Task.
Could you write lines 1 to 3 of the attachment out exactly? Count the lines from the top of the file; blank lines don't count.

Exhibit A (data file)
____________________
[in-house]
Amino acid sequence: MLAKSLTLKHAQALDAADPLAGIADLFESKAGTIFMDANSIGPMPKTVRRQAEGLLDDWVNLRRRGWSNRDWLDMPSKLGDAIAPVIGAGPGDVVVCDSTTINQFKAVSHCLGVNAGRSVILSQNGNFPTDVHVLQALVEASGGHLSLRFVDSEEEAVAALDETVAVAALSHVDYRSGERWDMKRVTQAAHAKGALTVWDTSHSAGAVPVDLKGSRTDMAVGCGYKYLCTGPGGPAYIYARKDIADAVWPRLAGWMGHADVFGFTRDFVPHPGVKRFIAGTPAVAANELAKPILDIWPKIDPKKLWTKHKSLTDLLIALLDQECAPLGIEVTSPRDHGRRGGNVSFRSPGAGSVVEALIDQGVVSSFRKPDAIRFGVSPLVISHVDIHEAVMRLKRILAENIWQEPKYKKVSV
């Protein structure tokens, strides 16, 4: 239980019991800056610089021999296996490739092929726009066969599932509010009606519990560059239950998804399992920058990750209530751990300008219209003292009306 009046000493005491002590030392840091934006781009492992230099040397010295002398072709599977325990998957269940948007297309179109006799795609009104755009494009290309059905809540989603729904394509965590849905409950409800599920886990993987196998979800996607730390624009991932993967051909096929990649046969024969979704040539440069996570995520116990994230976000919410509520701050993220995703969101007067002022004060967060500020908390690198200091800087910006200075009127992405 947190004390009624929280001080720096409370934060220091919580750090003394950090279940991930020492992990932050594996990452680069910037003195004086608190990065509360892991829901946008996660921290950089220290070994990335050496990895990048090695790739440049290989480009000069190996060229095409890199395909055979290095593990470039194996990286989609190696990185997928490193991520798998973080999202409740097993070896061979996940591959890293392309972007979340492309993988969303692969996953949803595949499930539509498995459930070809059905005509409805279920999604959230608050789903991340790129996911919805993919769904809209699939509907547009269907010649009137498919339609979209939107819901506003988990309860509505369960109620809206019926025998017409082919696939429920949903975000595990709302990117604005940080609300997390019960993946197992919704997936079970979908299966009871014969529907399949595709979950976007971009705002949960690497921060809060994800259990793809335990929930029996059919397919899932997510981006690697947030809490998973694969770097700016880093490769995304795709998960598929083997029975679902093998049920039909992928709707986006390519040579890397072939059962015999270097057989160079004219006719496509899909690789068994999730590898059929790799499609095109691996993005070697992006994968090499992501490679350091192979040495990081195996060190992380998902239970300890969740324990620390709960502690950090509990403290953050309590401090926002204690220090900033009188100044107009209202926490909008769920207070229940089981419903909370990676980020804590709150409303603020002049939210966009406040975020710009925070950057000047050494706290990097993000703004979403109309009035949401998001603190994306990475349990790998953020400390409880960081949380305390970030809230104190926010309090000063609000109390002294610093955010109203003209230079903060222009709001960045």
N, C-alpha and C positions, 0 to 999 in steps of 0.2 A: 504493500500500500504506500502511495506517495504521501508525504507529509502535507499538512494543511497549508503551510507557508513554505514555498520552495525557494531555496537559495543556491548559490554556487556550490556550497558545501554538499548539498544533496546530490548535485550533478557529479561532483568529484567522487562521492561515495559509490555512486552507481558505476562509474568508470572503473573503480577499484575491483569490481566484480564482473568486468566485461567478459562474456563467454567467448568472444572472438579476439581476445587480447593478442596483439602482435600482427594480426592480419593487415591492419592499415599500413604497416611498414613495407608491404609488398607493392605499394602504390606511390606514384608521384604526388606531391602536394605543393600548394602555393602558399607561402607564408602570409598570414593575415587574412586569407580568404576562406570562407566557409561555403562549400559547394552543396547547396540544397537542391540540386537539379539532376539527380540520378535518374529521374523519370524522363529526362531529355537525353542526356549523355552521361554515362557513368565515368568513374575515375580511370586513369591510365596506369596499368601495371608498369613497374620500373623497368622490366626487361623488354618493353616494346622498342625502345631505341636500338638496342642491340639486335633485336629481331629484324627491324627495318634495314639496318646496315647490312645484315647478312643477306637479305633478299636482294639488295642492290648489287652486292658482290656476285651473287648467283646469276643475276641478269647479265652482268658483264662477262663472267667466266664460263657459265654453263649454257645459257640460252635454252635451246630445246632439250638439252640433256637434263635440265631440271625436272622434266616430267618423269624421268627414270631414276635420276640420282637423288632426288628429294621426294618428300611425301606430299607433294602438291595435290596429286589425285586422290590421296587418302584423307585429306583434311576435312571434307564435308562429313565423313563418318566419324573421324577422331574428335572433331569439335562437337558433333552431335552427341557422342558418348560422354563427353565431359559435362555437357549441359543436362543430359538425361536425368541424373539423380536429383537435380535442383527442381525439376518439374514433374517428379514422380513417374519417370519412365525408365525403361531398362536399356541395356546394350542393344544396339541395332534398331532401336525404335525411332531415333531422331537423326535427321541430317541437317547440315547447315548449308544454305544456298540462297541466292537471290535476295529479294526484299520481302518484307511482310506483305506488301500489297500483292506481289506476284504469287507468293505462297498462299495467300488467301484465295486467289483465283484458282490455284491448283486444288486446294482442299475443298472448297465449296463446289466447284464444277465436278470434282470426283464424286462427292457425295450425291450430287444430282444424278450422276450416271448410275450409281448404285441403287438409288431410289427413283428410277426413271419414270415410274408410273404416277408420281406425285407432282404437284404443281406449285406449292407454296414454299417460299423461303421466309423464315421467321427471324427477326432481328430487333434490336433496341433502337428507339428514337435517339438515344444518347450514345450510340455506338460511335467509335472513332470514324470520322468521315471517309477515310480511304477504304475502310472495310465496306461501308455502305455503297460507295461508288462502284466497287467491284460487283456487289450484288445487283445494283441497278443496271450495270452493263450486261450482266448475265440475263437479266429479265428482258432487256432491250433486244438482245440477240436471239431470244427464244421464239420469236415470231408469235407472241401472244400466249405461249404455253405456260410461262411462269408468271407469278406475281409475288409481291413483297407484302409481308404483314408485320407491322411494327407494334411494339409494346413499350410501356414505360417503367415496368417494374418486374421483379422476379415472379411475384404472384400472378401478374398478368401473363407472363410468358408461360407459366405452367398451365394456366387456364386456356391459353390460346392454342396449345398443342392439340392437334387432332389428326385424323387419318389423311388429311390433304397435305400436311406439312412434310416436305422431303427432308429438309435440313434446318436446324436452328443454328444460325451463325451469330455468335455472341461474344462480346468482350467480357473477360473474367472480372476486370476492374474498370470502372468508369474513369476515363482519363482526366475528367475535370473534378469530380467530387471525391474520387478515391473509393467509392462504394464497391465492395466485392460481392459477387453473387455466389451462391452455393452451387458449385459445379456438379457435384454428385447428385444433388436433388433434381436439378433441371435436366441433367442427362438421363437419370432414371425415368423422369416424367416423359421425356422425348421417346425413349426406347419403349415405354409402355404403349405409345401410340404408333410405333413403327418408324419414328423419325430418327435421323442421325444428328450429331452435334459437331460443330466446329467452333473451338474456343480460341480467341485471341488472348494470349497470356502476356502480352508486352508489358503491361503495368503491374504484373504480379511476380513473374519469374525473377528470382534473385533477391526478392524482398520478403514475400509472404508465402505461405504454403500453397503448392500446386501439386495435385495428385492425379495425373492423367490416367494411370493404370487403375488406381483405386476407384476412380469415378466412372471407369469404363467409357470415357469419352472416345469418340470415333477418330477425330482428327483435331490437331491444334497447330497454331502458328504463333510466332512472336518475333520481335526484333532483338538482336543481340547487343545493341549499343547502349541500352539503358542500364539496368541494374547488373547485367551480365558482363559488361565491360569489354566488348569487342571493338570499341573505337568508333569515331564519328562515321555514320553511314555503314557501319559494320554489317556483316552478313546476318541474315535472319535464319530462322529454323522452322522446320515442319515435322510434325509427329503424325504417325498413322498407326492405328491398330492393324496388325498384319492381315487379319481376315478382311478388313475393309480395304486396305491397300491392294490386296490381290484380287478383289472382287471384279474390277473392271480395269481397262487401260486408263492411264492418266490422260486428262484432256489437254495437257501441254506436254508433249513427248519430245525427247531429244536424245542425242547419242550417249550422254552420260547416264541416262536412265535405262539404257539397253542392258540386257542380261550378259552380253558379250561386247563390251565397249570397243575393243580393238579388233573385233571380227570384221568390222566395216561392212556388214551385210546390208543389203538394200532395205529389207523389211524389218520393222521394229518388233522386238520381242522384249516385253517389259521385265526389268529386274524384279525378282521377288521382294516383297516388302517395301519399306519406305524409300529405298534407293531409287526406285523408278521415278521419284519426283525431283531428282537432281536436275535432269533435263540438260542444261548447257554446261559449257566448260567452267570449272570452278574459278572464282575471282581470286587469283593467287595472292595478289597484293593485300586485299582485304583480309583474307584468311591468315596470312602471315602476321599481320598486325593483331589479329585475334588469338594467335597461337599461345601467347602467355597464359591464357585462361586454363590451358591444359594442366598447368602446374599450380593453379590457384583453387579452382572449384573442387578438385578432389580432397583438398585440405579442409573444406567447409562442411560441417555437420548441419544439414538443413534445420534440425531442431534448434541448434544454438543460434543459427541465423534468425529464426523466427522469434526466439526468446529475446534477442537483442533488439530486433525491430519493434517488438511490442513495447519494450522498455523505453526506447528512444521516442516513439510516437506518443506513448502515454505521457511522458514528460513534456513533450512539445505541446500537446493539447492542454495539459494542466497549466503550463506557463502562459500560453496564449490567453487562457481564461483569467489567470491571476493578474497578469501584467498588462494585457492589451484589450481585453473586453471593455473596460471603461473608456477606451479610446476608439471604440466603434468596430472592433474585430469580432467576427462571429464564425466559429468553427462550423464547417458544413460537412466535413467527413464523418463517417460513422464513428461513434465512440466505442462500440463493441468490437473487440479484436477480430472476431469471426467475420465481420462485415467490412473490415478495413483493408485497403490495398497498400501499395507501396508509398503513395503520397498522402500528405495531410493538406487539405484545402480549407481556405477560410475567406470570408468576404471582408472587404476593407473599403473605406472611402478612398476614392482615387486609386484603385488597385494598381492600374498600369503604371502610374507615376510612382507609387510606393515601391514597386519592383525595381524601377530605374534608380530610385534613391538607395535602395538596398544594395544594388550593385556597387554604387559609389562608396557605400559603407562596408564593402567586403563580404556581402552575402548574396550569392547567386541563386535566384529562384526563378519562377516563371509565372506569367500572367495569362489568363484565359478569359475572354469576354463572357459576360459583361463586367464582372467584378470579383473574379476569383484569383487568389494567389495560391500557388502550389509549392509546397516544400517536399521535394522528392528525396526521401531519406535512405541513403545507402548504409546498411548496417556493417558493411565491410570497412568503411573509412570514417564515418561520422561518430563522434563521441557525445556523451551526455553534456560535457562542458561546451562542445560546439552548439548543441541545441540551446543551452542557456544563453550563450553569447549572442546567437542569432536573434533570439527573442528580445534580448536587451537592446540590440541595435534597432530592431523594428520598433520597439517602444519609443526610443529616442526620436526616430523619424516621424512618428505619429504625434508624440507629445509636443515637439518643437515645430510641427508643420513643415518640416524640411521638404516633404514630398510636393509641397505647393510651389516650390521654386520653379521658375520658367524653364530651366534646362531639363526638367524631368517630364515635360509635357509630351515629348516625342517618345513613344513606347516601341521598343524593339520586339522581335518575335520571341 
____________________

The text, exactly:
[in-house]
Amino acid sequence: MLAKSLTLKHAQALDAADPLAGIADLFESKAGTIFMDANSIGPMPKTVRRQAEGLLDDWVNLRRRGWSNRDWLDMPSKLGDAIAPVIGAGPGDVVVCDSTTINQFKAVSHCLGVNAGRSVILSQNGNFPTDVHVLQALVEASGGHLSLRFVDSEEEAVAALDETVAVAALSHVDYRSGERWDMKRVTQAAHAKGALTVWDTSHSAGAVPVDLKGSRTDMAVGCGYKYLCTGPGGPAYIYARKDIADAVWPRLAGWMGHADVFGFTRDFVPHPGVKRFIAGTPAVAANELAKPILDIWPKIDPKKLWTKHKSLTDLLIALLDQECAPLGIEVTSPRDHGRRGGNVSFRSPGAGSVVEALIDQGVVSSFRKPDAIRFGVSPLVISHVDIHEAVMRLKRILAENIWQEPKYKKVSV
């Protein structure tokens, strides 16, 4: 239980019991800056610089021999296996490739092929726009066969599932509010009606519990560059239950998804399992920058990750209530751990300008219209003292009306 009046000493005491002590030392840091934006781009492992230099040397010295002398072709599977325990998957269940948007297309179109006799795609009104755009494009290309059905809540989603729904394509965590849905409950409800599920886990993987196998979800996607730390624009991932993967051909096929990649046969024969979704040539440069996570995520116990994230976000919410509520701050993220995703969101007067002022004060967060500020908390690198200091800087910006200075009127992405 947190004390009624929280001080720096409370934060220091919580750090003394950090279940991930020492992990932050594996990452680069910037003195004086608190990065509360892991829901946008996660921290950089220290070994990335050496990895990048090695790739440049290989480009000069190996060229095409890199395909055979290095593990470039194996990286989609190696990185997928490193991520798998973080999202409740097993070896061979996940591959890293392309972007979340492309993988969303692969996953949803595949499930539509498995459930070809059905005509409805279920999604959230608050789903991340790129996911919805993919769904809209699939509907547009269907010649009137498919339609979209939107819901506003988990309860509505369960109620809206019926025998017409082919696939429920949903975000595990709302990117604005940080609300997390019960993946197992919704997936079970979908299966009871014969529907399949595709979950976007971009705002949960690497921060809060994800259990793809335990929930029996059919397919899932997510981006690697947030809490998973694969770097700016880093490769995304795709998960598929083997029975679902093998049920039909992928709707986006390519040579890397072939059962015999270097057989160079004219006719496509899909690789068994999730590898059929790799499609095109691996993005070697992006994968090499992501490679350091192979040495990081195996060190992380998902239970300890969740324990620390709960502690950090509990403290953050309590401090926002204690220090900033009188100044107009209202926490909008769920207070229940089981419903909370990676980020804590709150409303603020002049939210966009406040975020710009925070950057000047050494706290990097993000703004979403109309009035949401998001603190994306990475349990790998953020400390409880960081949380305390970030809230104190926010309090000063609000109390002294610093955010109203003209230079903060222009709001960045």